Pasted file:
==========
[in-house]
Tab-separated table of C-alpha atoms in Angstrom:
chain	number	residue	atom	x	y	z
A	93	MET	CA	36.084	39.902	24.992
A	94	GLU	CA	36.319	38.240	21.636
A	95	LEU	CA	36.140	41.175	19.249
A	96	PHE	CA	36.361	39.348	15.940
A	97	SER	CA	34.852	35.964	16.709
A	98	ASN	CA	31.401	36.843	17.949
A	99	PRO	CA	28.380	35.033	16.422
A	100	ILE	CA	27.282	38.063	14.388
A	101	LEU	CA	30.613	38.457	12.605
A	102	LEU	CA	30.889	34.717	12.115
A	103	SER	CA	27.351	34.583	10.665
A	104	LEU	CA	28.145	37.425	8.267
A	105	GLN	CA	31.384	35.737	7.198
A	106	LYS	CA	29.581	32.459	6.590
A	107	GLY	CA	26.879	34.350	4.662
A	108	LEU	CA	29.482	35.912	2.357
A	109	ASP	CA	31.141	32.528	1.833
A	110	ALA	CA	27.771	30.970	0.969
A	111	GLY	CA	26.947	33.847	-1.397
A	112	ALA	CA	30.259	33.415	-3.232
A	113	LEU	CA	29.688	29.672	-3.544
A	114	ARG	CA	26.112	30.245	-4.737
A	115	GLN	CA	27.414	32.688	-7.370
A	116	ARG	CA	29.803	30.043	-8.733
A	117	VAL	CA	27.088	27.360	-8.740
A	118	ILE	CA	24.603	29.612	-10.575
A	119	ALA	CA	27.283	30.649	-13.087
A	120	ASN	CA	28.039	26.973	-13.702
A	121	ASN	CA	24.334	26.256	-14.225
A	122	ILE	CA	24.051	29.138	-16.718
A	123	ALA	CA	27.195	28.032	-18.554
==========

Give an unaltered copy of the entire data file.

[in-house]
Tab-separated table of C-alpha atoms in Angstrom:
chain	number	residue	atom	x	y	z
A	93	MET	CA	36.084	39.902	24.992
A	94	GLU	CA	36.319	38.240	21.636
A	95	LEU	CA	36.140	41.175	19.249
A	96	PHE	CA	36.361	39.348	15.940
A	97	SER	CA	34.852	35.964	16.709
A	98	ASN	CA	31.401	36.843	17.949
A	99	PRO	CA	28.380	35.033	16.422
A	100	ILE	CA	27.282	38.063	14.388
A	101	LEU	CA	30.613	38.457	12.605
A	102	LEU	CA	30.889	34.717	12.115
A	103	SER	CA	27.351	34.583	10.665
A	104	LEU	CA	28.145	37.425	8.267
A	105	GLN	CA	31.384	35.737	7.198
A	106	LYS	CA	29.581	32.459	6.590
A	107	GLY	CA	26.879	34.350	4.662
A	108	LEU	CA	29.482	35.912	2.357
A	109	ASP	CA	31.141	32.528	1.833
A	110	ALA	CA	27.771	30.970	0.969
A	111	GLY	CA	26.947	33.847	-1.397
A	112	ALA	CA	30.259	33.415	-3.232
A	113	LEU	CA	29.688	29.672	-3.544
A	114	ARG	CA	26.112	30.245	-4.737
A	115	GLN	CA	27.414	32.688	-7.370
A	116	ARG	CA	29.803	30.043	-8.733
A	117	VAL	CA	27.088	27.360	-8.740
A	118	ILE	CA	24.603	29.612	-10.575
A	119	ALA	CA	27.283	30.649	-13.087
A	120	ASN	CA	28.039	26.973	-13.702
A	121	ASN	CA	24.334	26.256	-14.225
A	122	ILE	CA	24.051	29.138	-16.718
A	123	ALA	CA	27.195	28.032	-18.554